Wednesday, February 25, 2015

Cover of "Fake Plastic Trees," Parts 1-12 of 18

I am two-thirds of the way complete in presenting a cover song that took me less than five minutes to record. Of course, producing a "short film" for every 15-second segment of the song has taken a lot longer than 5 minutes. But it's all for a good cause, I suppose; that cause, of course, is getting better acquainted with the equipment I already have.

Conceptualizing each 15-second segment has been (and currently is) quite simple:  With some exceptions, I would either shoot/find footage either based on a loose interpretation of the current lyrics being sung, or based on one of the instruments being played.

With six more segments to go, this is what has "inspired" me so far:

1. Green plastic watering can, from the lyrics: I videotaped a green plastic watering can in action. It was a bright day, so I got to use the lowest ISO setting and highest shutter speed for my camera. The detail can be incredible when the lighting is good. Then I used some green-ish filter to ruin the image.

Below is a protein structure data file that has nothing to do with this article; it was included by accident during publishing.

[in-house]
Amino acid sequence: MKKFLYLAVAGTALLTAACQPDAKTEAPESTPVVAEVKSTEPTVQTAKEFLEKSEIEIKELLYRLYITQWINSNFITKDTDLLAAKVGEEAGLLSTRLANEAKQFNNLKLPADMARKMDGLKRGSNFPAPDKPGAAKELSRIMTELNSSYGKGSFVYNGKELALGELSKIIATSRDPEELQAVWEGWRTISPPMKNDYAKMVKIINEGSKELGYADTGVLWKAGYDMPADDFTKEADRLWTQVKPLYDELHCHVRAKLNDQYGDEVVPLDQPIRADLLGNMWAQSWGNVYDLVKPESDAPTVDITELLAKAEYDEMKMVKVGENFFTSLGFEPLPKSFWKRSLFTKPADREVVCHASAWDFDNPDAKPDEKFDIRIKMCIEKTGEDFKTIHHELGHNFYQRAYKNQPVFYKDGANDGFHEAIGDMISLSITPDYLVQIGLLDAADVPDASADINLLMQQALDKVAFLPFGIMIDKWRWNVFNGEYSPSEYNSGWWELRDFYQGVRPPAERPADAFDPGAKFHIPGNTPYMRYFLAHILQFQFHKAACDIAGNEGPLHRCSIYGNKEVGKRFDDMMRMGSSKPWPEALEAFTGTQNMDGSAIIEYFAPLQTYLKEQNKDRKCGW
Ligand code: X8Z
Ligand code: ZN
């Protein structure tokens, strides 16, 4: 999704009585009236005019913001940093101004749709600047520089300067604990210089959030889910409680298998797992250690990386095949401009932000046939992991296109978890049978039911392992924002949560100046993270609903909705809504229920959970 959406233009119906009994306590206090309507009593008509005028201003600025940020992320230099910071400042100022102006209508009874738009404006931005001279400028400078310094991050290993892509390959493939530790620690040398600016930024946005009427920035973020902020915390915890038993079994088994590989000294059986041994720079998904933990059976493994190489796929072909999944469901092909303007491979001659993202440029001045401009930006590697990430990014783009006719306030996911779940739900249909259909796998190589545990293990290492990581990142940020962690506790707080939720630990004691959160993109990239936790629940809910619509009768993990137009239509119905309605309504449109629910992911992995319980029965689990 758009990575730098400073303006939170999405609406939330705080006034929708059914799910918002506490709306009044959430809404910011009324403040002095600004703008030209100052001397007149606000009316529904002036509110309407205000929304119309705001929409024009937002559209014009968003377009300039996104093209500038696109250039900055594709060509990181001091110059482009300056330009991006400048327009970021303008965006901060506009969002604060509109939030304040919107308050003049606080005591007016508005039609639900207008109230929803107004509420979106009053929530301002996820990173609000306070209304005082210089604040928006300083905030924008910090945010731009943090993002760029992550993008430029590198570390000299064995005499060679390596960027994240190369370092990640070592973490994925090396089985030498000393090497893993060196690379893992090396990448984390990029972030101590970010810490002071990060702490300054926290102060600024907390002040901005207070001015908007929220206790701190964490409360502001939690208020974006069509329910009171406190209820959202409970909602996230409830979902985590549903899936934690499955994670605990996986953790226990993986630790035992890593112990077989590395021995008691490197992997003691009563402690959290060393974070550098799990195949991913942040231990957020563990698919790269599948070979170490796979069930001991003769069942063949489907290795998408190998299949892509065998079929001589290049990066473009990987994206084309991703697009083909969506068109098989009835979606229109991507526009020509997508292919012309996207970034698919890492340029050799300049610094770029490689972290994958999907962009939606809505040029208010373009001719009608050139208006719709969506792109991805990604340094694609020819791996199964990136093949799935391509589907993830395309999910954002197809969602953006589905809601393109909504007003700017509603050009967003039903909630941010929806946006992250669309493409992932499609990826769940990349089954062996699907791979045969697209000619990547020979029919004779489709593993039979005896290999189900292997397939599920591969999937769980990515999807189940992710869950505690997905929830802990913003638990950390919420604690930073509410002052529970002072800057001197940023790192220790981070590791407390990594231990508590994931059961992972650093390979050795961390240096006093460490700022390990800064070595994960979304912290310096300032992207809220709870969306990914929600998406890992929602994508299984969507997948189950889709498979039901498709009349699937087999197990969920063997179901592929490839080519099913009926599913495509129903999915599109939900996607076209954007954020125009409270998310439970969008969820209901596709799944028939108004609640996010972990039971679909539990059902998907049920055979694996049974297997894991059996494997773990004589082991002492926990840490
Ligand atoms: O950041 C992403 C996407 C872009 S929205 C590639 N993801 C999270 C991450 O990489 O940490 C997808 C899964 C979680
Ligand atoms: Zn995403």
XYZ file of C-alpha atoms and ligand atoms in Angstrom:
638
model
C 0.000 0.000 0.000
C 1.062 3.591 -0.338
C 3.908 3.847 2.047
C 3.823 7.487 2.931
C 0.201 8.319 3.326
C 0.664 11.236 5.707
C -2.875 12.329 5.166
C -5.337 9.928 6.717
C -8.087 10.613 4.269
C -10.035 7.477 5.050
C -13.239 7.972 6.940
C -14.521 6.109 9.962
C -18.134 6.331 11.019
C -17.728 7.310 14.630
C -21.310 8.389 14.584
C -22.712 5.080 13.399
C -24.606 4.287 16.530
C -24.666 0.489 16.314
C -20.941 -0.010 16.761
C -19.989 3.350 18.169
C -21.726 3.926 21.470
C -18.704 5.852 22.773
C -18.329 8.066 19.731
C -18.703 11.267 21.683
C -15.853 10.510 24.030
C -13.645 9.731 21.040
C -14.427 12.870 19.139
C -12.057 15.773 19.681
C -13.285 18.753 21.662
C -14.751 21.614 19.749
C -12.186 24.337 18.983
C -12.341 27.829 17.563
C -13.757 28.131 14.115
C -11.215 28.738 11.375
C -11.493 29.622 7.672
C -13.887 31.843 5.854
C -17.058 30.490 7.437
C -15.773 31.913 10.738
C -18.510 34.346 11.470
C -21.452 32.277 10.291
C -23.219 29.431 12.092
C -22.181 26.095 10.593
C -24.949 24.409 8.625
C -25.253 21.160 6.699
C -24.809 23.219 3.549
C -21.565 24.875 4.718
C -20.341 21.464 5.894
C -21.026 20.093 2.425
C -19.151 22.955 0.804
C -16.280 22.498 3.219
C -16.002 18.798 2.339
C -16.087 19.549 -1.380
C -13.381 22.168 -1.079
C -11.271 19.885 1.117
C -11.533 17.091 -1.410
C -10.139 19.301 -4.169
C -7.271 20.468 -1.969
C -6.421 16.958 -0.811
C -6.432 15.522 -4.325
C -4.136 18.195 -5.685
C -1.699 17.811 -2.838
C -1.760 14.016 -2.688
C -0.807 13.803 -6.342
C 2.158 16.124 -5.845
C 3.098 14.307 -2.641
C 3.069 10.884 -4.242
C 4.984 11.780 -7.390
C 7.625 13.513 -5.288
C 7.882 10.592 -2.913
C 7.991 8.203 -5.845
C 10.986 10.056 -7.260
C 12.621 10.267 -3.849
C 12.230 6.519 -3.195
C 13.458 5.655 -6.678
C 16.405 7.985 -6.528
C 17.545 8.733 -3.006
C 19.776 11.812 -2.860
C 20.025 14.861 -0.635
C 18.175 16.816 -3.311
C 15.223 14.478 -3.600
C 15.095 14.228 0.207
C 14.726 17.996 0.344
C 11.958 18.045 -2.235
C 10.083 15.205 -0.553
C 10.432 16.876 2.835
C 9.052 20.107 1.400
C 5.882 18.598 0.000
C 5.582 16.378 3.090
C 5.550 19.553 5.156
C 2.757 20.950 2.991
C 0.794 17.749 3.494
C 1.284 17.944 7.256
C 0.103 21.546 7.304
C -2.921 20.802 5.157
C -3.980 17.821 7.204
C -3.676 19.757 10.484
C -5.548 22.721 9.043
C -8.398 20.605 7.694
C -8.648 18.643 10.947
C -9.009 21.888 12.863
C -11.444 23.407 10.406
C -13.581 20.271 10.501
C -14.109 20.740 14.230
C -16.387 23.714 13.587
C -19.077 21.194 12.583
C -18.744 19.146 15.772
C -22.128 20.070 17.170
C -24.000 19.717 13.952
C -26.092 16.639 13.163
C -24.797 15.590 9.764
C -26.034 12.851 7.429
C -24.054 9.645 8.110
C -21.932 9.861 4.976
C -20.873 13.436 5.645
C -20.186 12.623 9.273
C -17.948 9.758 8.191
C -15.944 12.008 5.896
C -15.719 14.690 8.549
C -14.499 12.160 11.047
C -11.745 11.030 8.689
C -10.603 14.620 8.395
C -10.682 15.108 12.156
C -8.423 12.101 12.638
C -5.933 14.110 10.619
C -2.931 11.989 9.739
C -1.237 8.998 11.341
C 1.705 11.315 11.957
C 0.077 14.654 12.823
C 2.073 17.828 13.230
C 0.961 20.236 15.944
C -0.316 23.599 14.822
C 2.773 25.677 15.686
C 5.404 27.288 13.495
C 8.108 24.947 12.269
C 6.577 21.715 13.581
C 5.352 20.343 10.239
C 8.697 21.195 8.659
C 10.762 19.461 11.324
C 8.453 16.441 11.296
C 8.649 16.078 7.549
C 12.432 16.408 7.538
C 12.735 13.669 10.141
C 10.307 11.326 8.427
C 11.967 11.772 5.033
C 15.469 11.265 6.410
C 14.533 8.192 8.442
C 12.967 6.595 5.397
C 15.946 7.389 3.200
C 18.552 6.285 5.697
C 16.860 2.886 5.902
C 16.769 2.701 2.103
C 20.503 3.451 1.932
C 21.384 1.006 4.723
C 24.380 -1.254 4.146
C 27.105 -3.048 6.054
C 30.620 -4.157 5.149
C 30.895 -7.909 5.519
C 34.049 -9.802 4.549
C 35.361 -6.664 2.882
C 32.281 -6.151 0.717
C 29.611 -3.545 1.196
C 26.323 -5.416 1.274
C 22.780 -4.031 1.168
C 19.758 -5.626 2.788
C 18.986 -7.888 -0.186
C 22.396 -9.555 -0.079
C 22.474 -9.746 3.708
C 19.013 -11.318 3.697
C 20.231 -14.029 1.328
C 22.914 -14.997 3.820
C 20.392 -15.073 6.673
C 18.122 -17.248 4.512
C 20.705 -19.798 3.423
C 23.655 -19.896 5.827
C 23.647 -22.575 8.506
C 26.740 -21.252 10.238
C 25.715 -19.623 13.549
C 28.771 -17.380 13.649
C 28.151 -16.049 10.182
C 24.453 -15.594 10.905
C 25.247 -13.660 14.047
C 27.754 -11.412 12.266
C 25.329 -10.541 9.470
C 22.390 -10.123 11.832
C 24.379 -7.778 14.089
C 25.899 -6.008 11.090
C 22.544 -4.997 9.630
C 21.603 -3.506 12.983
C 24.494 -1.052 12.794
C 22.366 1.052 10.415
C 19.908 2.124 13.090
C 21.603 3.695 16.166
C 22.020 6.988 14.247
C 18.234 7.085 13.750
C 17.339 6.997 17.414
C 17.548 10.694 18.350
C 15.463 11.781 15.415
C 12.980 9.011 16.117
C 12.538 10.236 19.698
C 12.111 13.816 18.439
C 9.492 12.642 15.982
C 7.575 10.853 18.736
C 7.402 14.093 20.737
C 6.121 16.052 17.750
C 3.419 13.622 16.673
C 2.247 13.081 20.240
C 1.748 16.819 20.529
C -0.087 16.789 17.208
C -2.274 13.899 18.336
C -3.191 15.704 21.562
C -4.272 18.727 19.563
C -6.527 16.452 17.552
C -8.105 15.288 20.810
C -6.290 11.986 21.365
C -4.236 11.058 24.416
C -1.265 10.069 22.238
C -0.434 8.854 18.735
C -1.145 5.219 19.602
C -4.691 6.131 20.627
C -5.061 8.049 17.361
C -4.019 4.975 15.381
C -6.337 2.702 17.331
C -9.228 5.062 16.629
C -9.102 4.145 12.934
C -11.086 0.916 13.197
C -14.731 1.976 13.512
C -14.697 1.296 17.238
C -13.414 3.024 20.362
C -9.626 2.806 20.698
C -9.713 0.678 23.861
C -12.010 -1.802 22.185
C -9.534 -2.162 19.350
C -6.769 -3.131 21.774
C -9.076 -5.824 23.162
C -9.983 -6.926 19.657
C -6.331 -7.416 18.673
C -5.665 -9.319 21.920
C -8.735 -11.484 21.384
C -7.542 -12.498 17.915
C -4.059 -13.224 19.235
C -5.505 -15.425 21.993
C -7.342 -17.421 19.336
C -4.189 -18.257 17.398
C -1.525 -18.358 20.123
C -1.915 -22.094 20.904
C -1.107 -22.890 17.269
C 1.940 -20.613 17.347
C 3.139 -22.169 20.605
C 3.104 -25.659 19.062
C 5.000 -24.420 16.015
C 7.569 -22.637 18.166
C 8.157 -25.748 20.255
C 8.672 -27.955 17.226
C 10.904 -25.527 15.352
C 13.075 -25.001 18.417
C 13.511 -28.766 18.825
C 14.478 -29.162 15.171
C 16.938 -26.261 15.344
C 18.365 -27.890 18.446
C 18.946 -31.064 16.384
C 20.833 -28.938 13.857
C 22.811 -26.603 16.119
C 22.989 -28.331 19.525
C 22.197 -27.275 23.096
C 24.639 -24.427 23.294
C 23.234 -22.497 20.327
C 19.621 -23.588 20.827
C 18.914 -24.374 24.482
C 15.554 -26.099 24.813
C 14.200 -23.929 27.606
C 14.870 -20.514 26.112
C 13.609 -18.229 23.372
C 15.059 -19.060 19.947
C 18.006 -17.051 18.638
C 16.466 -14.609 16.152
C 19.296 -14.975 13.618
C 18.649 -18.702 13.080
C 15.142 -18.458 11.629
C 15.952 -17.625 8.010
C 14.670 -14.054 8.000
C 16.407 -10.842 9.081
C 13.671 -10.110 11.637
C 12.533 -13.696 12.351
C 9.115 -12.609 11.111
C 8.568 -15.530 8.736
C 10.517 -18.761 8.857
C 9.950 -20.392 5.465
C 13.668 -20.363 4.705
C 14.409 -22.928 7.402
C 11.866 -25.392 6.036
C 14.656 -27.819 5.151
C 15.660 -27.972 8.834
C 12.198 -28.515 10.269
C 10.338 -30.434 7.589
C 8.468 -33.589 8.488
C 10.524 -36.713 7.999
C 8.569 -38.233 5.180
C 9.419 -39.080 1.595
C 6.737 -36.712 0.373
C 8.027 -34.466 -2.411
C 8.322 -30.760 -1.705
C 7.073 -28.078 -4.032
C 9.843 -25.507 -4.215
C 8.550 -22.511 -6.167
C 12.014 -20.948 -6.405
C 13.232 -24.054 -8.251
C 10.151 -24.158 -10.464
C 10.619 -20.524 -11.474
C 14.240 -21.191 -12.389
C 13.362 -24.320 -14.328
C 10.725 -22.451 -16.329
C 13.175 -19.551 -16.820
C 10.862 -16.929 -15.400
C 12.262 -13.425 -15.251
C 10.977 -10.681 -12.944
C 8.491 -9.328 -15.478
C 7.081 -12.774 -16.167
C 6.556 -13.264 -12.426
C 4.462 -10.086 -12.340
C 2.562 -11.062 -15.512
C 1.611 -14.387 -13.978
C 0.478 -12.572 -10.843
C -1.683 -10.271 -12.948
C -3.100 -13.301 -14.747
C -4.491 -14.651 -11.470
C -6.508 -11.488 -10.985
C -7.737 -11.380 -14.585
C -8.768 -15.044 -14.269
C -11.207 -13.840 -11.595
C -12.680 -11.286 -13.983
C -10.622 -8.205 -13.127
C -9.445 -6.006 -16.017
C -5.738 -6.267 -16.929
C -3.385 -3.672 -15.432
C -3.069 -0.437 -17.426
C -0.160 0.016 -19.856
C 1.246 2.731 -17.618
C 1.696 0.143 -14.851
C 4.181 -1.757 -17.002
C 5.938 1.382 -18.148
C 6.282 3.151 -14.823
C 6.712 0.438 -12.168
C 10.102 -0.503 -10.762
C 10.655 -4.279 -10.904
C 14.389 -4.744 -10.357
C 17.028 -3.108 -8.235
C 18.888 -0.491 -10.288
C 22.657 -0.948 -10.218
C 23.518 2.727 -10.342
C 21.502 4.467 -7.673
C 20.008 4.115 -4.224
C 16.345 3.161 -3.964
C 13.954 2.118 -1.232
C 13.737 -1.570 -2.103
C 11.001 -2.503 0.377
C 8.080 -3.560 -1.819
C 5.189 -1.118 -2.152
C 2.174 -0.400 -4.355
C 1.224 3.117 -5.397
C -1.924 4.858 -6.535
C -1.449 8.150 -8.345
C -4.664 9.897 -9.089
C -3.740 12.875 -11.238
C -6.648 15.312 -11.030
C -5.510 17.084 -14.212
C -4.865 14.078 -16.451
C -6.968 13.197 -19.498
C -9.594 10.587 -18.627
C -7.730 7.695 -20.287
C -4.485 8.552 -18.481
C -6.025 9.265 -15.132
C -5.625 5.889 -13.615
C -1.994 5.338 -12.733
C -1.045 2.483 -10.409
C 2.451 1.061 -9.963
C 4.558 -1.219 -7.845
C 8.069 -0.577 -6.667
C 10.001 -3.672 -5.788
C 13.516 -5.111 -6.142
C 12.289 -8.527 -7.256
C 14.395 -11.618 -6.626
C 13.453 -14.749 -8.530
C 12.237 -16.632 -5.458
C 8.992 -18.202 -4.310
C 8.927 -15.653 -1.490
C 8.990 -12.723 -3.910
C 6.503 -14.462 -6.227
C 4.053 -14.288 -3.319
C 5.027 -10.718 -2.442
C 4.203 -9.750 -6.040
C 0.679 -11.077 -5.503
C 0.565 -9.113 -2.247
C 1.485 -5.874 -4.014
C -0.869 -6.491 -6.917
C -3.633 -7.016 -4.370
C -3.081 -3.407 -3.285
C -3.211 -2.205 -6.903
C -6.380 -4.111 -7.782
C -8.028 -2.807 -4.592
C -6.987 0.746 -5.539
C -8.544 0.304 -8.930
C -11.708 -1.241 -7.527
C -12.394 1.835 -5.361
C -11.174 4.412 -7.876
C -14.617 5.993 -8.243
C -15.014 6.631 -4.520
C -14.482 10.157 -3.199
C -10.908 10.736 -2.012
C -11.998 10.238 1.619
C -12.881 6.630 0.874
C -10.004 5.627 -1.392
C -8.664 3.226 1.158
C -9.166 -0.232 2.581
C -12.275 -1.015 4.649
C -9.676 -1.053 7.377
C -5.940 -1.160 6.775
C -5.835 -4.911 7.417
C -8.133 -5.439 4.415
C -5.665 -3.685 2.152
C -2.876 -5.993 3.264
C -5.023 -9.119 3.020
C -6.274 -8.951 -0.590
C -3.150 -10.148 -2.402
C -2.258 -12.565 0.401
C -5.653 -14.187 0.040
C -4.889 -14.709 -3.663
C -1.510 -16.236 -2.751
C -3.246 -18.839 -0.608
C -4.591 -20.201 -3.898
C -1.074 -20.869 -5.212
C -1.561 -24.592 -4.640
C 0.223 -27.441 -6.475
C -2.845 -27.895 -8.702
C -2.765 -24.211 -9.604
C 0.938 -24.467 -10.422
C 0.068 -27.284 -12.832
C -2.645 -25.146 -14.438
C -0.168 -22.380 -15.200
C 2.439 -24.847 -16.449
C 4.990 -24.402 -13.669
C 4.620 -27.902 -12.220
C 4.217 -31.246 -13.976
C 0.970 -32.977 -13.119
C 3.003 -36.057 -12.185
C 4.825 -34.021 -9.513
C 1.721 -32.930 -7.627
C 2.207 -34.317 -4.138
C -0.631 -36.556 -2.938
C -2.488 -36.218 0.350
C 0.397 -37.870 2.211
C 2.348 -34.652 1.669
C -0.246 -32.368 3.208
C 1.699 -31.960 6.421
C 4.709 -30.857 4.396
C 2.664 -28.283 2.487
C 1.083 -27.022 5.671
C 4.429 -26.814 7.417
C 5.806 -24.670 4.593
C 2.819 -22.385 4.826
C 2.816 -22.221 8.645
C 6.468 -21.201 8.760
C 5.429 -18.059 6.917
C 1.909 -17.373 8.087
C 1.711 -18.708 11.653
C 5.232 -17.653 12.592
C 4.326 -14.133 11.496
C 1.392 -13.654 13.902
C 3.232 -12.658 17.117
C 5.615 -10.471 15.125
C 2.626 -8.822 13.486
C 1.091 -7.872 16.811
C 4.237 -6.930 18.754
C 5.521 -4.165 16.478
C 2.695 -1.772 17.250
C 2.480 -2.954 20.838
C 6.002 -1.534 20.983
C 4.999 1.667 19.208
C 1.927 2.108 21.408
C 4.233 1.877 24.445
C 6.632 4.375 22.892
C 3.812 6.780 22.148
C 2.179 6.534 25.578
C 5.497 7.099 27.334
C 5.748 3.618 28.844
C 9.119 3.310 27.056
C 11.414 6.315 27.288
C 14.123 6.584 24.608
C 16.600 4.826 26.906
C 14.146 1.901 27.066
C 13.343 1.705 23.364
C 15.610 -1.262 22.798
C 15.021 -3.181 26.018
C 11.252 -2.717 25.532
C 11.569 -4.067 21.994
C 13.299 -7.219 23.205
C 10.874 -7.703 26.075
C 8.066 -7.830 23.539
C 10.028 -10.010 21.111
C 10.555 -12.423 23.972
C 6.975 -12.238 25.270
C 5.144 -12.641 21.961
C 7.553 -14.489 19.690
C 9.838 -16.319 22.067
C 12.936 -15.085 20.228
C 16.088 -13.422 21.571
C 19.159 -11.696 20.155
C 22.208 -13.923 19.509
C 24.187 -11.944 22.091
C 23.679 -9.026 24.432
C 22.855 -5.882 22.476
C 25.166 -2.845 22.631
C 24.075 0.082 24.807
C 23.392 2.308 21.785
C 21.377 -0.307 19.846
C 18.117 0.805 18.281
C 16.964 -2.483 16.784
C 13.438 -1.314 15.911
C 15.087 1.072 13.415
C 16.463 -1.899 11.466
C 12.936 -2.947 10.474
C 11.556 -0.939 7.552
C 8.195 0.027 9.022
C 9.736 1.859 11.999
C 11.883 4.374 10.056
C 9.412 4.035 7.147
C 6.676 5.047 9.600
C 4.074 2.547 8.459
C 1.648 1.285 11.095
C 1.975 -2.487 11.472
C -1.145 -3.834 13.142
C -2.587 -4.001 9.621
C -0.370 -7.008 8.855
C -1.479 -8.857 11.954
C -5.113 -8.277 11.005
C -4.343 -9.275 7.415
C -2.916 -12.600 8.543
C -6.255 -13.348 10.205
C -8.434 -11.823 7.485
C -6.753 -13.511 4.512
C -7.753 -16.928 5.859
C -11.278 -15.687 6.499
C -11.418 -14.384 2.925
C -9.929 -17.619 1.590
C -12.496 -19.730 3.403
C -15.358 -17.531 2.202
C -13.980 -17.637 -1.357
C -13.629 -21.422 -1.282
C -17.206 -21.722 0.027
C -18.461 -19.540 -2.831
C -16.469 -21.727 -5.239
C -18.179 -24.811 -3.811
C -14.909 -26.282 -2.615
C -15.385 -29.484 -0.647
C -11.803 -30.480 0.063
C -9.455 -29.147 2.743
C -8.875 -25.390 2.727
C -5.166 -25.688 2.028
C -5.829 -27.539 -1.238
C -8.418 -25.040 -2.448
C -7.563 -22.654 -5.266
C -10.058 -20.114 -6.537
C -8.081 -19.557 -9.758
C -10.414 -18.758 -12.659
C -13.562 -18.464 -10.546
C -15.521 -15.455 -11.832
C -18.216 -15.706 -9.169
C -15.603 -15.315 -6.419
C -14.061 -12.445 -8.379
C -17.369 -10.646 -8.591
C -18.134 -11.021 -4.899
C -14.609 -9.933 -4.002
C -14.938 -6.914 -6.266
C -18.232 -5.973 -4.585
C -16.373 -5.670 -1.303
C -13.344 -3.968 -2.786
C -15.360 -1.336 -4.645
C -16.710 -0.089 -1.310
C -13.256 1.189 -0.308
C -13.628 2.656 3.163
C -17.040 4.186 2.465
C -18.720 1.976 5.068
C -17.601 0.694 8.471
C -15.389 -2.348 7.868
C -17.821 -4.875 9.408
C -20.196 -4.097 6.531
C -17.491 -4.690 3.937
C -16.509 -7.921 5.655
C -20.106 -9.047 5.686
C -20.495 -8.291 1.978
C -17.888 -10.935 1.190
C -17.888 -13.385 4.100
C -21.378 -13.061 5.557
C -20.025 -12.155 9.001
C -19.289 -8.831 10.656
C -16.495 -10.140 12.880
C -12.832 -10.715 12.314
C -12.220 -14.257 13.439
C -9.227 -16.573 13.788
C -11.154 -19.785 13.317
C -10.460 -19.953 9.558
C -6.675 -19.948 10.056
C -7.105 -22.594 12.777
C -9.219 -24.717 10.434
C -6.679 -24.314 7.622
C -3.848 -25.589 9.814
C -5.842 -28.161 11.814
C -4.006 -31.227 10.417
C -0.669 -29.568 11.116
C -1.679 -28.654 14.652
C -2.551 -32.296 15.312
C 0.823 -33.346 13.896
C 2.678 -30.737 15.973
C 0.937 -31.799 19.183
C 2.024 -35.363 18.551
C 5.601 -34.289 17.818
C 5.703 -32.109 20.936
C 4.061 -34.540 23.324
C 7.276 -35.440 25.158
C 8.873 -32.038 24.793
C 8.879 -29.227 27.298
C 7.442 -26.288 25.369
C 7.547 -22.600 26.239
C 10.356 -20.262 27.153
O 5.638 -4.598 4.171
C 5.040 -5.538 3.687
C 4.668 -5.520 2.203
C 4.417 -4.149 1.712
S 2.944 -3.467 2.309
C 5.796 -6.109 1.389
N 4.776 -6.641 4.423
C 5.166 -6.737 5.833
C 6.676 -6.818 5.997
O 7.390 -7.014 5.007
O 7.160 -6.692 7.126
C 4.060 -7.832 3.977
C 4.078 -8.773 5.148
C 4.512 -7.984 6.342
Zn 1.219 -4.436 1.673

2. My custom-wired "fake bass" starts playing: I created a slideshow of the "birth" of my fake bass. Then I re-enacted my foot switching un-mute for the fake bass signal.

3. Town full of rubber plans, from the lyrics: I found old footage of when I drove to Disneyland with a camera rolling the whole time on the freeway, and I sped up 40 minutes of driving into 15 seconds.

4. It wears her out, from the lyrics: I found footage of my dog Kate, a puppy at the time, being frustrated by a laser pointer. There is an effect in Final Cut Pro X that made the laser point bigger than it was in reality, so I used it.

5. Pouring milk really had nothing to do with the lyrics or music, but I wanted the visual to be a distraction from the funky chord I accidentally played during my one take, no overdubs, no fixes performance. I shot this at 60 frames per second, then slowed it down 50%. I found a water drop effect in Final Cut Pro X, and used it for the fun of it.

6. The drum machine actually kicked in during the previous video, but I wanted to highlight this instrument here. It was another opportunity to experiment with effects and transitions that I'd normally ignore.